But, if we allow his argument to stand and call the terrorist act by another name, why is it that we wouldn’t want to demonize the action? Isn’t a bombing of a bus or a tube station an act worth demonizing? Isn’t it worth a little disgust? Political demonstrations and civil disobedience are, or can be, admirable actions by principled people. Blowing up buses filled with children, old folks, mothers, and business people doesn’t precisely qualify as admirable or principled.

A civilized society should demonize bombings disguised as political protest in the hopes that its citizens realize that the best way to work for change is rarely by blowing up fellow citizens. It doesn’t amaze me that someone in academia would reach to find excuses for the actions of terrorists, but it is shocking to me every time they refuse to condemn those acts in the strongest possible terms.

One of the most colorful responses came from Labour MP Andrew Dismore:

“What happened on July 7, 2005, fits with every international definition of terrorism. If any of the men behind the attacks had survived the incident they would have quite rightly been tried under the anti-terror laws. I don’t think it’s helpful that we have a mealy-mouthed academic trying to justify deaths of innocent people. It is ludicrous.”

It is ludicrous to spend so much time trying to excuse the inexcusable.

Read the story.

Saturday, April 08, 2006

Review: Inside Man

I’m not a big fan of Spike Lee as a director. He’s quite an interesting character and his take on politics and race are always compelling (or, at least, controversial); but as a director he’s always used camera tricks and awkward dialog in movies that seem like heavy-handed sermons. Which explains why I was so surprised by Inside Man.

Inside Man is a mostly stock crime flick in which Clive Owen plays the criminal mastermind and Denzel Washington plays the edgy hostage negotiator charged with trying to defuse a tense bank robbery. It’s an almost typical movie, really, without the preaching and with a minimum of the camera tricks that can ruin a film.

I loved it.

Overall it’s well-paced, smart, funny, and involving. The characters are, if not complex, at least reasonably well-drawn. The shots of architectural details are a nice touch that add a sense of place and visual interest, although not in a way that overtly detracts from the rest of the story. Only once—with a strange dolly shot of Washington going down the street like a mannequin—does Lee’s visual styling become an irritant.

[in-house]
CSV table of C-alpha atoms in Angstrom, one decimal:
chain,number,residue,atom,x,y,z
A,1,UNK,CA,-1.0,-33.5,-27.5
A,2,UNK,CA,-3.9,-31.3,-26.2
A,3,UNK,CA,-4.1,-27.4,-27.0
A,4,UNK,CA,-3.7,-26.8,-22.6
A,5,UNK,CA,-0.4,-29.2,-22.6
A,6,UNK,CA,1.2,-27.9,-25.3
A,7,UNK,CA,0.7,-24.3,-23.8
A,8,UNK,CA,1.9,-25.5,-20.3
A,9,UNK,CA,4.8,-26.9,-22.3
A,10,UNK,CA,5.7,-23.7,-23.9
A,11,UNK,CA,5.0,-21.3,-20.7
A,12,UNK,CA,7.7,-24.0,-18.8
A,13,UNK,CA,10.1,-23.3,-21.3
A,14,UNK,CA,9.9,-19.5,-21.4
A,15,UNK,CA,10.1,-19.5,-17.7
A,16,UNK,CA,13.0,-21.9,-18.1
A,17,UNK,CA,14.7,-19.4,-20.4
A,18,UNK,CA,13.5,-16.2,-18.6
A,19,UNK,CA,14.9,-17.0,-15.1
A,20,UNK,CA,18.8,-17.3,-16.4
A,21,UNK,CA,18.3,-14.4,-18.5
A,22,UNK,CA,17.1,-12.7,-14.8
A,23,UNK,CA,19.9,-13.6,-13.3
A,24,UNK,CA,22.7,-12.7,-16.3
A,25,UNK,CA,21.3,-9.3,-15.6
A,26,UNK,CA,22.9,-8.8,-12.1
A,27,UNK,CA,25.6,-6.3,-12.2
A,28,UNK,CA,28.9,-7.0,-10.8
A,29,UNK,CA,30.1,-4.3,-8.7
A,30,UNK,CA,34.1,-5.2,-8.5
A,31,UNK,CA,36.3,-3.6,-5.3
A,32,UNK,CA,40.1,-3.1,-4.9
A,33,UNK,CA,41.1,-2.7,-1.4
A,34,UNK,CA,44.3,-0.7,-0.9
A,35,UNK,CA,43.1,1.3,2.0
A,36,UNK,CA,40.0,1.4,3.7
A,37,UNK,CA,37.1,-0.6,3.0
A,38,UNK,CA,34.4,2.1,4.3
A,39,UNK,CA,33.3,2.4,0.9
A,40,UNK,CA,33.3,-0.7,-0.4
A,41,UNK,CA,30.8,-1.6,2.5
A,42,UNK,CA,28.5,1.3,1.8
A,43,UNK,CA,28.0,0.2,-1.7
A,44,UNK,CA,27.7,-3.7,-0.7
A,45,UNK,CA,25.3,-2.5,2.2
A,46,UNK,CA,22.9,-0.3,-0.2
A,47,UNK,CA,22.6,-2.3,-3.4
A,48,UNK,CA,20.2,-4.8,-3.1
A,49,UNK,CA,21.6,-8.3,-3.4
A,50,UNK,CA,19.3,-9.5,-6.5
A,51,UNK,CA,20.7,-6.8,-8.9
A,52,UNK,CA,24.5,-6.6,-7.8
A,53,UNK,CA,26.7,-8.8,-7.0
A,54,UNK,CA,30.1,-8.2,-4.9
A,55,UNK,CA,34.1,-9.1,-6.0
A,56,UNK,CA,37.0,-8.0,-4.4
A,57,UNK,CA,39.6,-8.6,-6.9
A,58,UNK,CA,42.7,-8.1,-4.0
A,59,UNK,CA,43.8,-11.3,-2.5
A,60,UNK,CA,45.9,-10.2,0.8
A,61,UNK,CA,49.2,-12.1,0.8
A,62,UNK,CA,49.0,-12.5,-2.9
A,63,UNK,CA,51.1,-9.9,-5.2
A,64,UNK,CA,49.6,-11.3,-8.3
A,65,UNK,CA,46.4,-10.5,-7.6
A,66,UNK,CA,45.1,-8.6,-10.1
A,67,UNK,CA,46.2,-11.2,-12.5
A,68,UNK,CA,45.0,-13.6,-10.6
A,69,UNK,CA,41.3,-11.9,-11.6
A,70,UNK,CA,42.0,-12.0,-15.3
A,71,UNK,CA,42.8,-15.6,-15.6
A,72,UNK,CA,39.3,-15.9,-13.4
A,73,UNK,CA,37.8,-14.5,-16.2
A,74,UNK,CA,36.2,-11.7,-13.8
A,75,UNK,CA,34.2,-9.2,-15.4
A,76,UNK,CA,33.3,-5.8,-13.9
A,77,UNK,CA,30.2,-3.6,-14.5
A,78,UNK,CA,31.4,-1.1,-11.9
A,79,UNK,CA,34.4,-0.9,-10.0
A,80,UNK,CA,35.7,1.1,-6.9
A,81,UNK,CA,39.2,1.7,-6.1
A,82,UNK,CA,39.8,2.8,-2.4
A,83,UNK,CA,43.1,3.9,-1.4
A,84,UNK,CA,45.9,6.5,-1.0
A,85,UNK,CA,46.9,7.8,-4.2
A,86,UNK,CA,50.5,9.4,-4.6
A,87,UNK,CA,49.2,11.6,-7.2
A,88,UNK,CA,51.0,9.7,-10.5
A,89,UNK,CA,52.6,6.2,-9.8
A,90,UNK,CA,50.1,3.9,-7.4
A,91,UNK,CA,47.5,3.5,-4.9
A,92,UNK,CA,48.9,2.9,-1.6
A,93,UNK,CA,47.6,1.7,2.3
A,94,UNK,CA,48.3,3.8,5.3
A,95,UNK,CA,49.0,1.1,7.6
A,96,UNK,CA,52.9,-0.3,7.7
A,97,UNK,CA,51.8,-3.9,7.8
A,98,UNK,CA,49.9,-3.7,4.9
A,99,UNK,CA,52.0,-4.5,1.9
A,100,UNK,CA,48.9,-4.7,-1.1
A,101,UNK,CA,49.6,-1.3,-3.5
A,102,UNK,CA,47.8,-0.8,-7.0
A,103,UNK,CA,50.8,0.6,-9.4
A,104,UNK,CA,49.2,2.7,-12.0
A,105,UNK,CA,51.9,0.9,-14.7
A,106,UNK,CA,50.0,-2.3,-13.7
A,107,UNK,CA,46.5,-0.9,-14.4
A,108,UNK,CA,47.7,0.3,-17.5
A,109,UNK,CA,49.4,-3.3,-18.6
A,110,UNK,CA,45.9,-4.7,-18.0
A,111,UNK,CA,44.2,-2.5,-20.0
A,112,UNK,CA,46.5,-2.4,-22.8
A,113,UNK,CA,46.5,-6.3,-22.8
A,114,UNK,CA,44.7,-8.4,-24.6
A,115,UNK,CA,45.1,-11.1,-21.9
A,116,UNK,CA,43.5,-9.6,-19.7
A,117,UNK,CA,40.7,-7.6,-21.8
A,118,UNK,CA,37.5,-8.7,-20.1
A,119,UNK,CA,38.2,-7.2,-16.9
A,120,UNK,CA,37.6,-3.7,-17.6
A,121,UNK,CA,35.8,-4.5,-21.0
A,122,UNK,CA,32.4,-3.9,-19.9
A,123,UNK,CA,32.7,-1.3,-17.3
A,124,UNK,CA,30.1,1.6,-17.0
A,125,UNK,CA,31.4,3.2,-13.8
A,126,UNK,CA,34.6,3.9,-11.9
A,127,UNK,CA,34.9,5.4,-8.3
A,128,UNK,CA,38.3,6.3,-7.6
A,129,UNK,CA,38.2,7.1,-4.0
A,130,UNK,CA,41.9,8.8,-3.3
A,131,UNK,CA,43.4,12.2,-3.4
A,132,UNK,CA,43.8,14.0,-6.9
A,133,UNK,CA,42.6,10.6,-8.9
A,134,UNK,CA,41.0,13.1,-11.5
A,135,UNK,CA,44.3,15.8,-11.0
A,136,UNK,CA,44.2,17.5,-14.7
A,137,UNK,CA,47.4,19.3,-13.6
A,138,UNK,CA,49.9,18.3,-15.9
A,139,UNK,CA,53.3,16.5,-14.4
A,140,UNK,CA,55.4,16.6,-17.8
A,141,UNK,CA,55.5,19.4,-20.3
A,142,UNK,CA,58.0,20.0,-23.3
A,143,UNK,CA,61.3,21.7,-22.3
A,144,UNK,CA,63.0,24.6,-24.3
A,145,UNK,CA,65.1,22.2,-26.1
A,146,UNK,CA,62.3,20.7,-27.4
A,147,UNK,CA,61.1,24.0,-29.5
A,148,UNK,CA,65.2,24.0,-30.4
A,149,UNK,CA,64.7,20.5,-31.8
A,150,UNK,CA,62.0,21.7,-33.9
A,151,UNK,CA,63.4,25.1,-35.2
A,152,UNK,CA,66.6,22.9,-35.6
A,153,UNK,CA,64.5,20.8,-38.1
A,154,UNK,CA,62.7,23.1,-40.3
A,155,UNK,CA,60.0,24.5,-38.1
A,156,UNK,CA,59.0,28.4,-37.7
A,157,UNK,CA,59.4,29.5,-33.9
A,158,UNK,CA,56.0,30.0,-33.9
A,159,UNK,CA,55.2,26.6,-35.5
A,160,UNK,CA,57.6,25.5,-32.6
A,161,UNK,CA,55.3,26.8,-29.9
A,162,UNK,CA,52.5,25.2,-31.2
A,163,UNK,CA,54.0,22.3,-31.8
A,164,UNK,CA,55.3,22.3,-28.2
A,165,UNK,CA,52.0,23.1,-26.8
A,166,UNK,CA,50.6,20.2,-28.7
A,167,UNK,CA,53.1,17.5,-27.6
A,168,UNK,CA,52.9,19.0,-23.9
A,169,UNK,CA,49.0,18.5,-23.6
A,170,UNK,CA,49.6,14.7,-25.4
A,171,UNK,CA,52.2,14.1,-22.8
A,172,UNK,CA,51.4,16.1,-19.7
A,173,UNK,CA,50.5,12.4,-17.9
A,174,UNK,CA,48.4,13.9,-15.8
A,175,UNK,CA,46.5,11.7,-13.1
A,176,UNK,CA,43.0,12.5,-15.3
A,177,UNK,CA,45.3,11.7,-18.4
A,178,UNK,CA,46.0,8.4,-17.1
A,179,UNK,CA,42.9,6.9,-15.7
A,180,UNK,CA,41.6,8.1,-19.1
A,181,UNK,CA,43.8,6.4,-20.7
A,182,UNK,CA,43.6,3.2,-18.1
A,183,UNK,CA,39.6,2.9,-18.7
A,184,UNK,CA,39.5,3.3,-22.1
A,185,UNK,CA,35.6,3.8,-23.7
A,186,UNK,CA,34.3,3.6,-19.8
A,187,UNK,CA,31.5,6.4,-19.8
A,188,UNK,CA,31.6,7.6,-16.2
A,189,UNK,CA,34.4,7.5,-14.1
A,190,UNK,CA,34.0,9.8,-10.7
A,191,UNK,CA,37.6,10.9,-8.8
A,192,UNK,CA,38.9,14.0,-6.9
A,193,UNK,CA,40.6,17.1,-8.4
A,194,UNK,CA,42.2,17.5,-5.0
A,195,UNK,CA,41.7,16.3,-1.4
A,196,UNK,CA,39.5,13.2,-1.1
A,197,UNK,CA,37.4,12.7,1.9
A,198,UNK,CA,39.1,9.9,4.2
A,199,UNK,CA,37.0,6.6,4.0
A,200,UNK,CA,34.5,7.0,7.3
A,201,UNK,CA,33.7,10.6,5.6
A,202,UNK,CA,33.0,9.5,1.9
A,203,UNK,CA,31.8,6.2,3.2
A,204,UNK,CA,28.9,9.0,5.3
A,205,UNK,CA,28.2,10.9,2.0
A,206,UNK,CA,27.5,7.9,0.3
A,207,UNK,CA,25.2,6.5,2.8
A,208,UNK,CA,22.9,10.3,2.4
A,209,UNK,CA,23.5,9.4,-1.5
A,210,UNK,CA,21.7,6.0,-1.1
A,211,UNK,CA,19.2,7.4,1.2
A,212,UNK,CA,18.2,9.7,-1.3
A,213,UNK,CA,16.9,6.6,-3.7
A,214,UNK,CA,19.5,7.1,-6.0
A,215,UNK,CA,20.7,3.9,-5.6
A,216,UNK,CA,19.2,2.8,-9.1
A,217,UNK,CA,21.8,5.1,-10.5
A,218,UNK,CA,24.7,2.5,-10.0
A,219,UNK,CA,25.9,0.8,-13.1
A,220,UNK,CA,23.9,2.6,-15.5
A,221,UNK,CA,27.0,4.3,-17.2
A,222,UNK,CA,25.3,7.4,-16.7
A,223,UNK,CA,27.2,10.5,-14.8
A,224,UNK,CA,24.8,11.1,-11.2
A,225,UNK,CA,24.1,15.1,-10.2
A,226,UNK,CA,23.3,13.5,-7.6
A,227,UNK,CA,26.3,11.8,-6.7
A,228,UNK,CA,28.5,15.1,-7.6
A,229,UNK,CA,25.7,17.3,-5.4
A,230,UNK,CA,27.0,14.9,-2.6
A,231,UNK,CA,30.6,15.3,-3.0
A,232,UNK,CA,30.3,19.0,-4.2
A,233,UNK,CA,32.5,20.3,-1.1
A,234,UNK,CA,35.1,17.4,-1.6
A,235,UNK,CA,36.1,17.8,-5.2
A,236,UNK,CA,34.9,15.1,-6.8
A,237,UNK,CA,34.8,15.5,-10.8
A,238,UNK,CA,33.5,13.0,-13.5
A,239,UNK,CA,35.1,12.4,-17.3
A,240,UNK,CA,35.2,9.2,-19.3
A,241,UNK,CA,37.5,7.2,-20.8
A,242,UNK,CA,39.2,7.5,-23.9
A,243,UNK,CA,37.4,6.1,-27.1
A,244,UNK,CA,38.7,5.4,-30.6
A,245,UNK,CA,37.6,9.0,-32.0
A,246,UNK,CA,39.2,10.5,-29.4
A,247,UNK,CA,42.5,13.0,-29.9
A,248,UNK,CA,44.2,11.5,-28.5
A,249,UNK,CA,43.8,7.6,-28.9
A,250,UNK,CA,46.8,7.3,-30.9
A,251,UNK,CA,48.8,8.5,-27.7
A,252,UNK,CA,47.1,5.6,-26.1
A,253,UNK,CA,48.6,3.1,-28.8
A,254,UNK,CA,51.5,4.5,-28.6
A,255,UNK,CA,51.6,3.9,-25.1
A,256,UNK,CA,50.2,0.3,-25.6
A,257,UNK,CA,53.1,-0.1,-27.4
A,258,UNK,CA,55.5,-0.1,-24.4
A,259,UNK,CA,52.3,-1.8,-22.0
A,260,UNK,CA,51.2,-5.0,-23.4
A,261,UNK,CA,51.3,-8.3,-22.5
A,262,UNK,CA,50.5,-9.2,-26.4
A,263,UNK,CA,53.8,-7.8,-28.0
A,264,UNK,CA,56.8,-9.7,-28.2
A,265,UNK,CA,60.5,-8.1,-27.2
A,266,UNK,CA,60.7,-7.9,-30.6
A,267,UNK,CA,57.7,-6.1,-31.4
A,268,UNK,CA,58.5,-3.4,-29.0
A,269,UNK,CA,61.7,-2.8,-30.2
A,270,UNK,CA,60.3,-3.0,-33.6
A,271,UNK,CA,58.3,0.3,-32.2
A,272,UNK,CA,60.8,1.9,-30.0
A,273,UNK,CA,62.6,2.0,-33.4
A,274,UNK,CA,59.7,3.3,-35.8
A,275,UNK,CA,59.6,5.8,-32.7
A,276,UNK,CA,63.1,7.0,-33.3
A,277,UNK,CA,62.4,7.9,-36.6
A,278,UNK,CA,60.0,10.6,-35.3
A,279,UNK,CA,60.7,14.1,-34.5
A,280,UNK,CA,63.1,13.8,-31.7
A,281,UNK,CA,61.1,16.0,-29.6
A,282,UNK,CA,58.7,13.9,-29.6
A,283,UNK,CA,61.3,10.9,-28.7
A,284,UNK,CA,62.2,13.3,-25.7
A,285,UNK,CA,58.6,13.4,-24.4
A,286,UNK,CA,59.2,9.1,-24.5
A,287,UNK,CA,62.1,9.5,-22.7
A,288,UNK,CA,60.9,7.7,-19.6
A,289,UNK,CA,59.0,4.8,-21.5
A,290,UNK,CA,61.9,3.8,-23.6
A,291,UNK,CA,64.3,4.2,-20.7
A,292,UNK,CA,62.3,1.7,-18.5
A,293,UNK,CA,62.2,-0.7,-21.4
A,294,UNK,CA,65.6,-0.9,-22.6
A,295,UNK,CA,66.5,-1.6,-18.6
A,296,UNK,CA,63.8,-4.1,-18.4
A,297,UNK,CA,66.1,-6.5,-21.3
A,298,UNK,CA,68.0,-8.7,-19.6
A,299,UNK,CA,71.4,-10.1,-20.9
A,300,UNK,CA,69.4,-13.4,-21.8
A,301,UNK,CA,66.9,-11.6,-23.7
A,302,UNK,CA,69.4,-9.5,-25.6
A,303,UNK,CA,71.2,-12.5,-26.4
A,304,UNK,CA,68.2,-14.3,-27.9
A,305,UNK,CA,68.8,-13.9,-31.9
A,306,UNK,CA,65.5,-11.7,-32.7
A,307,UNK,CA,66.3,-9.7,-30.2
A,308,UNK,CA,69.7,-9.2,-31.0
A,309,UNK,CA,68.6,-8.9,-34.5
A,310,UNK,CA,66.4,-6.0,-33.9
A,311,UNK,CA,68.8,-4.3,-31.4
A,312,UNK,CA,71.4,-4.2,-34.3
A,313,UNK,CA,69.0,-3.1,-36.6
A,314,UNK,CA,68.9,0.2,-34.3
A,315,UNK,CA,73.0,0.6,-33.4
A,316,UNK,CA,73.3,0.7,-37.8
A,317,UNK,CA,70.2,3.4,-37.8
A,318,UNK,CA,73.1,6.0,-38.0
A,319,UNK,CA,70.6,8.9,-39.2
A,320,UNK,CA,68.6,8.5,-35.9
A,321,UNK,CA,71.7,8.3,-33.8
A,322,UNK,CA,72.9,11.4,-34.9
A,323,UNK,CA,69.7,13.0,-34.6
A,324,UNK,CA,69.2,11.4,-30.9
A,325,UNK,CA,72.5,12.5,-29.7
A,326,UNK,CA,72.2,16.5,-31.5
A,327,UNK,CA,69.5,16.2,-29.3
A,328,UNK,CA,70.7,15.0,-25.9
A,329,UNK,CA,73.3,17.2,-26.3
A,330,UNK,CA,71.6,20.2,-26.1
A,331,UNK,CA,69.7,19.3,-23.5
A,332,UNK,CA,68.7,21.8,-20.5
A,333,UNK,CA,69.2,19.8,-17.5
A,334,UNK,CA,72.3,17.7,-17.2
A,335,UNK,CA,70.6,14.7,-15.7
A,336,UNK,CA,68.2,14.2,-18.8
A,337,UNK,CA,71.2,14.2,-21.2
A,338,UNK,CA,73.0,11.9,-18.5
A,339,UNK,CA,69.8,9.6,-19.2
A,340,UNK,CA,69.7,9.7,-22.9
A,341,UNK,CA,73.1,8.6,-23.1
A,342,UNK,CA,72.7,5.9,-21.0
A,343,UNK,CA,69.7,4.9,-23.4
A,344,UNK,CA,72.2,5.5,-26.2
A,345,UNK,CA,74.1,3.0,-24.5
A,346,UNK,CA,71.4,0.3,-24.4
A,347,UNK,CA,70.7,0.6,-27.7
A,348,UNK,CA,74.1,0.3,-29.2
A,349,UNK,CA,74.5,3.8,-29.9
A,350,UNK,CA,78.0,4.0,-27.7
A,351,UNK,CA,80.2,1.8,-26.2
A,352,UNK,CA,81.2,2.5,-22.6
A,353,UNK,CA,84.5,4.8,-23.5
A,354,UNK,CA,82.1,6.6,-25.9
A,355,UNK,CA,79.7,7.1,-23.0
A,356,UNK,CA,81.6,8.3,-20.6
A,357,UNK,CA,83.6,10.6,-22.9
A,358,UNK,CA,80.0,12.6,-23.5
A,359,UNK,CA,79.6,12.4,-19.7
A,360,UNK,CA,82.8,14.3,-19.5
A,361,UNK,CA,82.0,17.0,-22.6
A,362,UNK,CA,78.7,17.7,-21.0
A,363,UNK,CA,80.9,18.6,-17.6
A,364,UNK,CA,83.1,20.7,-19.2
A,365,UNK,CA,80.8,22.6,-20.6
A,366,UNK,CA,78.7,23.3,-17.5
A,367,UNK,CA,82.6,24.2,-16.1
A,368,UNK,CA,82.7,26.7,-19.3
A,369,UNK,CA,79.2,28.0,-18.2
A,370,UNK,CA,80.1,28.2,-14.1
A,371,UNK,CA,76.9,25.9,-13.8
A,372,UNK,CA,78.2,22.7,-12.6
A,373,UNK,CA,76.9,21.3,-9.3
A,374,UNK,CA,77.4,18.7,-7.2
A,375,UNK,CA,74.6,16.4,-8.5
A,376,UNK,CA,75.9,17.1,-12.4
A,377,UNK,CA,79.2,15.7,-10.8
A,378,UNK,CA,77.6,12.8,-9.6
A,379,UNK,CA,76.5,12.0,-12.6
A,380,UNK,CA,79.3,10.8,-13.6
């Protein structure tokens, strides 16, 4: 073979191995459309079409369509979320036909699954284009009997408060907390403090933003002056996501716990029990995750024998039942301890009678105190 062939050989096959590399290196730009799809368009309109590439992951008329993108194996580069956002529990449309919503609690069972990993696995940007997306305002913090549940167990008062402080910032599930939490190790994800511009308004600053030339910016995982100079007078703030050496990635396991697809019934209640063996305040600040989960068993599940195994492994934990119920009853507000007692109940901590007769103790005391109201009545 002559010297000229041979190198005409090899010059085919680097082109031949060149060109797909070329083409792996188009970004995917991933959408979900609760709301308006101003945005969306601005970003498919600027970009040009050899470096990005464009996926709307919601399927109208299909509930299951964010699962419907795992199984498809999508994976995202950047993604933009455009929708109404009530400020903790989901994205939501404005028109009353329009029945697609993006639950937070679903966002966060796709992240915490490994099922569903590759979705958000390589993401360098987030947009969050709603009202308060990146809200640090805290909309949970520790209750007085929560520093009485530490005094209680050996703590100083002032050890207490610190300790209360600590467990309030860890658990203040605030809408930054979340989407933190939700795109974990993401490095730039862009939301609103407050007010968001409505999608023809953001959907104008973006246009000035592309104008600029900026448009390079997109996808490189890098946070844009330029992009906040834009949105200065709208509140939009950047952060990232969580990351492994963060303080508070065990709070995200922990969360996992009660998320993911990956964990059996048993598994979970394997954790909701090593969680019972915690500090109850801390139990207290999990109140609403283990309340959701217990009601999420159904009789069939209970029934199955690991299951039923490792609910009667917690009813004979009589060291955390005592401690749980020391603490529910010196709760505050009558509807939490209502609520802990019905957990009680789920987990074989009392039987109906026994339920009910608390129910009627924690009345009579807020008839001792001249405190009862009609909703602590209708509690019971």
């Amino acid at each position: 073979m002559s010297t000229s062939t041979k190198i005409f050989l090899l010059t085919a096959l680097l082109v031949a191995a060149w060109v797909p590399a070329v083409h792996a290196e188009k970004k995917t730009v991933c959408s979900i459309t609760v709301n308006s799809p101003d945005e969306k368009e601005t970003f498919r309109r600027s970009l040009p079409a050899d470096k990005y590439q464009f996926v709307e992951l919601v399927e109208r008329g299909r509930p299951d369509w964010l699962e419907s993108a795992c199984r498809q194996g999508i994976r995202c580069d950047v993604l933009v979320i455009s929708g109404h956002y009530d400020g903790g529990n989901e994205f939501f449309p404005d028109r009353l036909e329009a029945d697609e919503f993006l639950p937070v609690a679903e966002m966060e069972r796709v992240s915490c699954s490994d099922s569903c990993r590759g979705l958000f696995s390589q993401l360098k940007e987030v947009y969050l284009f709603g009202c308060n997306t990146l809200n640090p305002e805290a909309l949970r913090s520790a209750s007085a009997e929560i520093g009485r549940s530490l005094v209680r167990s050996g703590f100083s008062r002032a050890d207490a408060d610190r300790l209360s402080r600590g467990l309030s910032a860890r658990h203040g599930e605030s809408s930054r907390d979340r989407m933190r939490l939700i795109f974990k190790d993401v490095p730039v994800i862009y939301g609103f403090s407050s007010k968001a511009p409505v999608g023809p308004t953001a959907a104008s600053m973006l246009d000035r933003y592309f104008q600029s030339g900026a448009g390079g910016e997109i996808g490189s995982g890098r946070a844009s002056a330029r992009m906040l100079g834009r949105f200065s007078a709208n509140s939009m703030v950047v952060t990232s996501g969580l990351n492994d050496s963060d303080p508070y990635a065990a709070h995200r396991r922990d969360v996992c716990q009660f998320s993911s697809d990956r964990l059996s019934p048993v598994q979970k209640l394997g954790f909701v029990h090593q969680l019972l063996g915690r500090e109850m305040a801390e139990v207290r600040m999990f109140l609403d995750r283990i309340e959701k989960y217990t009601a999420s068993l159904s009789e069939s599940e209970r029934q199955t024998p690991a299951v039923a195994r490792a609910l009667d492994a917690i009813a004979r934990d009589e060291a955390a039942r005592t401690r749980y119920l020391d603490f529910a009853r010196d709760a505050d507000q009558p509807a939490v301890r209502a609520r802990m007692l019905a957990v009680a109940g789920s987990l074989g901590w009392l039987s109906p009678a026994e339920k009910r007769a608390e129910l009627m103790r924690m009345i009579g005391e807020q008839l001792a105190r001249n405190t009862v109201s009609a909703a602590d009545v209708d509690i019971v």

By getting himself out of the way, Lee has directed a damned good crime flick. Not great, mind, but damned good.

The touches that he does add—the “We Will Never Forget” poster art that acts as a backdrop to a scene, the firefighter statuette next to an American flag in another scene—just add to that sense of place that Lee builds so well. For a guy like me, it also raises the question of just how much 9/11 still play in the minds of New Yorkers? But more on that in another post.

Both Owen and Washington are wonderful in this, although the bad guy really gets the best scenes and lines. In fact, one of the funniest scenes belongs to Owen and a young boy in the bank’s vault. The boy is playing a game on his PSP when Owen comes in to give him a slice of pizza. Owen takes the PSP and starts playing the game while the two are sitting on bricks of cash.

Now, the interesting part is that the game, which flashes on screen a few times, is far more violent and wanton than any of the violence in the movie. The little boy explains that the point of the game is to get paid, gestures around to the stacks of cash in the vault as if that explains everything. The audience laughs because the game—looking like a first-person clone of Grand Theft Auto—is so obviously morally bankrupt that even the bank robber sees how wrong the game is. How could this kid’s father let him play and let the kid think that the only moral value in life is in getting paid?

It doesn’t hurt that Denzel Washington is still incredibly charismatic, and, if the g-phrase is to be believed, Clive Owen is downright sexy. (As an aside: how is that he isn’t the next James Bond?) The presence that both men bring to the screen helps paper over any faults or difficulties.

Indeed, the entire moral of the movie is imperfectly summed up in that scene (and in the story’s resolution).

The pace does drag a touch during some of the subplot’s moments, and suspension of disbelief is hard to maintain during some of Jody Foster’s scenes as a sort of problem-solving businesswoman/criminal. While these plot developments are necessary to bring the story full-circle, they actually get in the way of the story’s telling.

So, in the end, it’s a damned good movie, but not quite great. Definitely one of Lee’s best, though, and hopefully an example of the kinds of things he’ll make again in the future.

Thursday, April 06, 2006

Just a Coincidence

Check out Shawn Macomber’s latest for American Spectator. He’s talking about Mitt Romney’s new health care plan and has a few good quotes and links in the text. It’s a good read.